“This is a great opportunity for him. But I don’t look at it as his career, by any means, coming to an end anytime soon,” said Rickie Fowler, who in last year’s U.S. Open at Pinehurst tied for second with Erik Compton behind runaway champ Martin Kaymer. “He’s still got plenty of power. He’s still got all the shots in the bag. You come up with a short-game shot and you’re not really going to ask anyone else other than him to hit it if there was a ‘must-make’ up-and-down.

“I feel like Phil is one of those guys that has … one of the best mental games as far as putting things behind him, always moving forward, grinding it out, getting the most out of a round. And that’s going to be something that’s key here this week.”

Mickelson isn’t the only player in this week’s field seeking redemption; he just bears the most scar tissue.

Jason Day of Australia has finished second in two of his four U.S. Open starts and placed T-4 last year at Pinehurst. U.S. Senior Open champion Colin Montgomerie owns three U.S. Open silver medals, including the one he shared with Mickelson in 2006 at Winged Foot when both men chopped up the 72nd hole to pave the way for Geoff Ogilvy’s win. Sergio Garcia finished in the top 10 in all four majors in 2002, including fourth in the U.S. Open. He tied for third in 2005, and owns 18 top-10 finishes in majors, but has no wins. Lee Westwood has twice finished third in the U.S. Open, contributions to a dubious record of eight top-3 finishes in majors without a win.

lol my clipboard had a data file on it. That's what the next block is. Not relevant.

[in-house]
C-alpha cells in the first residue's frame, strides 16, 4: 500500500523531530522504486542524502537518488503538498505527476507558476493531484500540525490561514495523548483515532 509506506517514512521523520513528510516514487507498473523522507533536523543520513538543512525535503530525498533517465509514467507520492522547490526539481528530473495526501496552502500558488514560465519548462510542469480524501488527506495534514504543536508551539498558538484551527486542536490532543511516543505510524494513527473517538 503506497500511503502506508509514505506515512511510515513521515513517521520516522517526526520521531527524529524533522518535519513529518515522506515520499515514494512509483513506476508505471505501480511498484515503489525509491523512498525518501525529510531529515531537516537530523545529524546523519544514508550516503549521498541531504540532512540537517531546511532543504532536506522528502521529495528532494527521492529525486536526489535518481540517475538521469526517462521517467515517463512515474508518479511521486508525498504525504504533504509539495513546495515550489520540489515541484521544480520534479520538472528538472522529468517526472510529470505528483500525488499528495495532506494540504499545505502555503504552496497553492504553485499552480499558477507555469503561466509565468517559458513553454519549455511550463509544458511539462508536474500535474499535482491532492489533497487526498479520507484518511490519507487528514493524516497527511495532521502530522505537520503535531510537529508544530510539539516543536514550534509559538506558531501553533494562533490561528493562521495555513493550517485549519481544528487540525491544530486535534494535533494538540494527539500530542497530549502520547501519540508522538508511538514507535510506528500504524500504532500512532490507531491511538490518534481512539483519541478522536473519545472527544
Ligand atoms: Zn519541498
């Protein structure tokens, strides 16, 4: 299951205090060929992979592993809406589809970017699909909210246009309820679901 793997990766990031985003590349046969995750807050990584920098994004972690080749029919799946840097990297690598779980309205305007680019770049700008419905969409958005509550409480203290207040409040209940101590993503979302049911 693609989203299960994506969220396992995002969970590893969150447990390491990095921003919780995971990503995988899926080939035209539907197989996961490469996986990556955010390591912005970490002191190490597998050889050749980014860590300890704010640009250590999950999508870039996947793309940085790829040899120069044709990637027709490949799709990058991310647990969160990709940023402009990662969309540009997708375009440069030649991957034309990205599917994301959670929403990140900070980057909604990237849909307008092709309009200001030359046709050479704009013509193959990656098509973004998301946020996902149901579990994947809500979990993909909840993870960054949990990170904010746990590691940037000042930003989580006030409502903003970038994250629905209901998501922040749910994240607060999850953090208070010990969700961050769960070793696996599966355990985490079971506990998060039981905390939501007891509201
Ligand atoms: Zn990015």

Mickelson long ago broke his major jinx at the 2004 Masters and owns five majors among 42 PGA Tour titles. But he has been perplexed by his Sisyphean odysseys in the U.S. Open and his futility in completing the career Grand Slam, and each trip up the mountain has taken a toll. Nevertheless, he remains hopeful, even though only one man, Hale Irwin in 1991, has won the U.S. Open after turning 45, and no lefty has ever been adorned with the Jack Nicklaus Gold Medal.

Truthfully, though, he is more than hopeful. No matter the slings and arrows that have pierced his heart, he is undaunted.

“I’ve always been somebody, ever since I was a kid, that got motivated by failure, that worked harder because of failure,” Mickelson said. “Some people get discouraged by that, and it almost pushes them away. The fact that I’ve come so close is actually a motivator for me to work harder. And it’s encouraging that I’ve done well in this tournament. It’s encouraging that I’ve had success and that I’ve played some of my best golf in this event and that I’ve had a number of opportunities.

“I know that I love what I do,” Mickelson added. “And I still have a huge obstacle, a huge challenge that I am trying to overcome, and that’s to win a U.S. Open and complete the Grand Slam. And I’m enjoying that challenge. I’m having fun with it. It’s not a burden. It’s like an exciting opportunity.”

Nicklaus, who like his idol Jones accumulated four firsts and four seconds in the U.S. Open – and 18 wins and 19 seconds overall in the four major championships – recently told another reporter this: “To get beat is very healthy, particularly when you’ve given it your best effort.”

Just by coincidence, Phil Mickelson mentioned that he’s never felt fitter.    

Dave Shedloski is an Ohio-based freelance writer whose work previously has appeared on USGA websites.